My name is Dr. Laurén Doamekpor, and I am a senior fellow at the National Center for Health Research. Our research center scrutinizes scientific and medical data and provides objective health information to patients, providers and policy makers. We do not accept funding from drug companies, and therefore I have no conflicts of interest.
We all know that obesity comes with many health risks, and millions of Americans would benefit from safe and effective treatment options. After a careful review of the data, I am sure that many of you share our skepticism about whether Liraglutide meets the standards of safety and efficacy that patients and consumers deserve.
1) Like most weight loss strategies, this drug helps patients lose weight during the first year. But obesity is usually a chronic condition and any potential treatment should be studied for much longer than 1 year. We need more than 2-year data to know if the drug is effective and safe.
The data from the largest trial (trial 1839) show that patients in the Liraglutide group were almost 3 times as likely to experience an adverse event compared to the placebo group, some of them serious. When the weight management data were pooled, patients on Liraglutide were more likely to experience gallbladder disorders and pancreatic conditions. Victoza when used for diabetes, has been found to cause pancreatitis in post-market studies. Now that we know these risks, we need to be very concerned about them with Liraglutide as well, since it has the same active ingredient. At the very least, longer term studies are needed BEFORE Liraglutide is approved and BEFORE patients are buying it.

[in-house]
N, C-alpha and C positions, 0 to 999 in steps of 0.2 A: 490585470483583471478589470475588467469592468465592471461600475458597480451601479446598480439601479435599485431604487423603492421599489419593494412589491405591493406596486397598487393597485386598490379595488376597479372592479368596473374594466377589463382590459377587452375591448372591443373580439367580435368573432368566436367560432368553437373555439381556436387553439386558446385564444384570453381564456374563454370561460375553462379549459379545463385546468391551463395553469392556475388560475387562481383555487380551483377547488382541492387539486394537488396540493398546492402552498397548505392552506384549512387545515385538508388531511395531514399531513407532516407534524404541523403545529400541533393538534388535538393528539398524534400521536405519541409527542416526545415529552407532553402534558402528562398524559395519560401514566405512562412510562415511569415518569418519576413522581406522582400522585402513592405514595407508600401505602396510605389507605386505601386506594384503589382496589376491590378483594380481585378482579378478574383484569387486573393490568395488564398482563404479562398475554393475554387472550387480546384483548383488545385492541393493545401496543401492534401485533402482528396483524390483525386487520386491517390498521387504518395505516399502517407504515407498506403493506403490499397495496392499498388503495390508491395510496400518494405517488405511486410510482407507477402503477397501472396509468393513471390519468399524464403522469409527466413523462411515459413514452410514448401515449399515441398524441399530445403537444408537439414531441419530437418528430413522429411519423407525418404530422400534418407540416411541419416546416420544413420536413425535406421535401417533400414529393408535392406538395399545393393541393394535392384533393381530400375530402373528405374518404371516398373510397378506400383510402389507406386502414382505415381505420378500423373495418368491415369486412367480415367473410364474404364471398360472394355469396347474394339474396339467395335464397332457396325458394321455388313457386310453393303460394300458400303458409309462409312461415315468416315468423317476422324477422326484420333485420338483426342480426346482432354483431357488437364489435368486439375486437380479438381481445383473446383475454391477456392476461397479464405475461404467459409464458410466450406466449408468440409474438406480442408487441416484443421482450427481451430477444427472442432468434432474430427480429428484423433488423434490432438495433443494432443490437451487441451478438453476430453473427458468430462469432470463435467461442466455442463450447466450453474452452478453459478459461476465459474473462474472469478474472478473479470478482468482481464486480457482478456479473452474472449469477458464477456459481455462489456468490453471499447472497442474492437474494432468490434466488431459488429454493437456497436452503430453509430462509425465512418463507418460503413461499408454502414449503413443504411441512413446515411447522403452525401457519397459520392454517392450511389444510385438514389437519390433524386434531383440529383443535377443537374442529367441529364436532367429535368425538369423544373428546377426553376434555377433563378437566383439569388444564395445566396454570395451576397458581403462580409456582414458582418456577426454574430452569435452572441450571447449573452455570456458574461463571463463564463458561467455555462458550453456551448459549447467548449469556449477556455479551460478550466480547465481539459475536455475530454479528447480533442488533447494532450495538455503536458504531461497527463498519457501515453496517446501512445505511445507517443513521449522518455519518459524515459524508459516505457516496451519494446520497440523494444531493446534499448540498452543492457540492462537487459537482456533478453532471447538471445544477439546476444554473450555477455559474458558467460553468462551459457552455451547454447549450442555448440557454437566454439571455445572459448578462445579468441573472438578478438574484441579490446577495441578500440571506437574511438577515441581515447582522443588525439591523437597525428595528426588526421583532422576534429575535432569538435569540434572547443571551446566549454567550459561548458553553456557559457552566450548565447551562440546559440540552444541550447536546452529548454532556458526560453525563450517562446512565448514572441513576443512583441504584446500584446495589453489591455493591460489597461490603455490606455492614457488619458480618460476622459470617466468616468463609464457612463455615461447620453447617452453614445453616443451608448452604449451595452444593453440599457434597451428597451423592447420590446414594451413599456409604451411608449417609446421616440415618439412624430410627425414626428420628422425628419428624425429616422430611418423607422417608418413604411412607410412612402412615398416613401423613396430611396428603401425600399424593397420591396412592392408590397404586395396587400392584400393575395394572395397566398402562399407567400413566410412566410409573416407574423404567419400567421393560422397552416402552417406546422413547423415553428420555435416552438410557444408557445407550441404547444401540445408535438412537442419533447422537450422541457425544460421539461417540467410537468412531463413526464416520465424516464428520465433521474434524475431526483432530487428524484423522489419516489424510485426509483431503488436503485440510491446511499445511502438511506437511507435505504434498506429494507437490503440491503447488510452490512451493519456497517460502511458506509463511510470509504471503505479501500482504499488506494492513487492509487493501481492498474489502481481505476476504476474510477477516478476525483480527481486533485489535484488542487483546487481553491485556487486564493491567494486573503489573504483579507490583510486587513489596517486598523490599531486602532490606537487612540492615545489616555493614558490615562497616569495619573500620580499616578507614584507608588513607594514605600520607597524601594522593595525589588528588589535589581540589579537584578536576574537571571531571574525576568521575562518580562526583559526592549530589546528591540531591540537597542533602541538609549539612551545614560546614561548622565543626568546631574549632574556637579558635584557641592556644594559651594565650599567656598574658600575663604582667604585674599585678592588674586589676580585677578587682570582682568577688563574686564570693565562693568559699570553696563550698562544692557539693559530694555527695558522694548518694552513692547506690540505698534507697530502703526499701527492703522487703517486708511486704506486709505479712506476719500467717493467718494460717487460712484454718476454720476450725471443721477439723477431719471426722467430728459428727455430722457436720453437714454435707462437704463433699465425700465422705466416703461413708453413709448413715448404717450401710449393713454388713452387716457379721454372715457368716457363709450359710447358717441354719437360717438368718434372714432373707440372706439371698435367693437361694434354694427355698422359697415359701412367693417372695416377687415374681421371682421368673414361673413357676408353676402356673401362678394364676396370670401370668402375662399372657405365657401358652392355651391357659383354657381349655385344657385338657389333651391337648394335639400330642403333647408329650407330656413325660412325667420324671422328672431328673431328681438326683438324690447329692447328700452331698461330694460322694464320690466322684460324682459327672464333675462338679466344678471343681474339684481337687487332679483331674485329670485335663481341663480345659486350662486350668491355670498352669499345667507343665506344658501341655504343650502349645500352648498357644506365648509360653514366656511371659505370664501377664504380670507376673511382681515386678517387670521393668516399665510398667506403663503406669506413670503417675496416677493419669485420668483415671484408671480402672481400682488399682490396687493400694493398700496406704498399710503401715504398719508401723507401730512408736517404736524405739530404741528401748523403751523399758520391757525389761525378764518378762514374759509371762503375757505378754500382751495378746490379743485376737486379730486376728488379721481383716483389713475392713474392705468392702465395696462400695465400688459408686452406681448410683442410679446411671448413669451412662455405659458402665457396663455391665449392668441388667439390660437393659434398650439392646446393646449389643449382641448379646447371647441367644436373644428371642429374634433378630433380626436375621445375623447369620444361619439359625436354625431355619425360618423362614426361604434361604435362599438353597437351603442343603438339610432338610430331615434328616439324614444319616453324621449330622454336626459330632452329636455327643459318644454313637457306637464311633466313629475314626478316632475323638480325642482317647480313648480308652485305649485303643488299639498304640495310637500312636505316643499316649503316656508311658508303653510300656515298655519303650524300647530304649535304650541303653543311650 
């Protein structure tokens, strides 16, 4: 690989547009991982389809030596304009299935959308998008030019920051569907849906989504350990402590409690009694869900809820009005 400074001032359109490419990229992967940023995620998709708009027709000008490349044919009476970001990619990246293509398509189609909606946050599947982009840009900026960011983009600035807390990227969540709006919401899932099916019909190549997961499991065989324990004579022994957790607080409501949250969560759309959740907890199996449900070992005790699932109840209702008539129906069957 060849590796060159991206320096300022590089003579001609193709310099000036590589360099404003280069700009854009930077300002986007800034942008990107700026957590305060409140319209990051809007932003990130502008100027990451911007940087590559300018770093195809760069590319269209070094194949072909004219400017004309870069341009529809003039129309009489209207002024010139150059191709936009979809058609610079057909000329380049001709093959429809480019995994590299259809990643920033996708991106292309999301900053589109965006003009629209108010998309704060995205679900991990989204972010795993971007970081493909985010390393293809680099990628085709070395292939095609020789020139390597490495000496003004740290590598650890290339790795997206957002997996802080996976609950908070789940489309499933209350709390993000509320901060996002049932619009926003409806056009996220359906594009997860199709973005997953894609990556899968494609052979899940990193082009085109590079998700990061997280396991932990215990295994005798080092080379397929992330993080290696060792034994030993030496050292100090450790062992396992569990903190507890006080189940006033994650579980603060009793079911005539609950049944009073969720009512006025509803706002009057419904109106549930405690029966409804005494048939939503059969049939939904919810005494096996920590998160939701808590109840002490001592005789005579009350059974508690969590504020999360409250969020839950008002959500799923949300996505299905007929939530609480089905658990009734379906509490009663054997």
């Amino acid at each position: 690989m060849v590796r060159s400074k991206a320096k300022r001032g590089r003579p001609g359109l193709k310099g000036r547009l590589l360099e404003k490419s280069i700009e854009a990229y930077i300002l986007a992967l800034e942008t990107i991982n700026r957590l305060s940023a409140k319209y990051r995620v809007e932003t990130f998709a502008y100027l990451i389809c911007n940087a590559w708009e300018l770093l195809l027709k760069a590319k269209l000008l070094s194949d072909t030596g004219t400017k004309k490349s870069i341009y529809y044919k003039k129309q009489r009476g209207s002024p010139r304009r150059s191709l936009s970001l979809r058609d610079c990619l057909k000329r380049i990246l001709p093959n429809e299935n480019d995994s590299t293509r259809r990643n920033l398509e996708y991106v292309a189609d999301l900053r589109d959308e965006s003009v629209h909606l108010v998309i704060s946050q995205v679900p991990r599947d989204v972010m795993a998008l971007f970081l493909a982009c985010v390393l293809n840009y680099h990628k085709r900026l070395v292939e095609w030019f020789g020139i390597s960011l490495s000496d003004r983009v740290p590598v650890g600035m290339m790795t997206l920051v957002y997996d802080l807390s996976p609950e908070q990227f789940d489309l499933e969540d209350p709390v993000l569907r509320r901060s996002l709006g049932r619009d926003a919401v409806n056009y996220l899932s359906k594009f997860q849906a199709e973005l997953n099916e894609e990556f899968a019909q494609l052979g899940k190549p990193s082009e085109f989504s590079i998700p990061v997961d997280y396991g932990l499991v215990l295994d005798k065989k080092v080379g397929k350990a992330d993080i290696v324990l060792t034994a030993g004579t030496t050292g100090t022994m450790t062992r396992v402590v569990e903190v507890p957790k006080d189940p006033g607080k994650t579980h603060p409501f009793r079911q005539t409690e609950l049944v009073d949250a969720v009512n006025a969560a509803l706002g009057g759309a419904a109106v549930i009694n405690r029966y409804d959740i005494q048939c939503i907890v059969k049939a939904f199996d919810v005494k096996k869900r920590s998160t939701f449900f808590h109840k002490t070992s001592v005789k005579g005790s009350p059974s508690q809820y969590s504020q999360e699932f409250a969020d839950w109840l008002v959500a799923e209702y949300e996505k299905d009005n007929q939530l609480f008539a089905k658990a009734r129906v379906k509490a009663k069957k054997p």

2) We question whether this drug will work effectively and safely in people of color. Pooled data from the 4 phase 3 trials showed that Black patients made up only 11% of the trial samples and Hispanic patients made up only 10%. The sponsor states that the U.S. trial population reflects the racial and ethnic distribution in the U.S. but it does NOT reflect the prevalence of obesity in these racial and ethnic groups.
Black adults, particularly Black women, are more likely to be overweight and obese than any other racial group in the U.S. They are also more likely to have sleep apnea and type 2 diabetes. Because the sponsor did not conduct any subgroup analyses, despite FDA guidance to do so, we don’t know about the safety or efficacy for Black men or women based on these data.
If the sponsor wants this drug approved for all adults, not just White adults, it needs to be analyzed separately for a reasonable number of Black and Hispanic adults.
We urge you to vote that the benefit-risk assessment is NOT favorable and does NOT support approval because of the lack of data on long-term efficacy and safety AND the lack of meaningful data on safety and efficacy for people of color.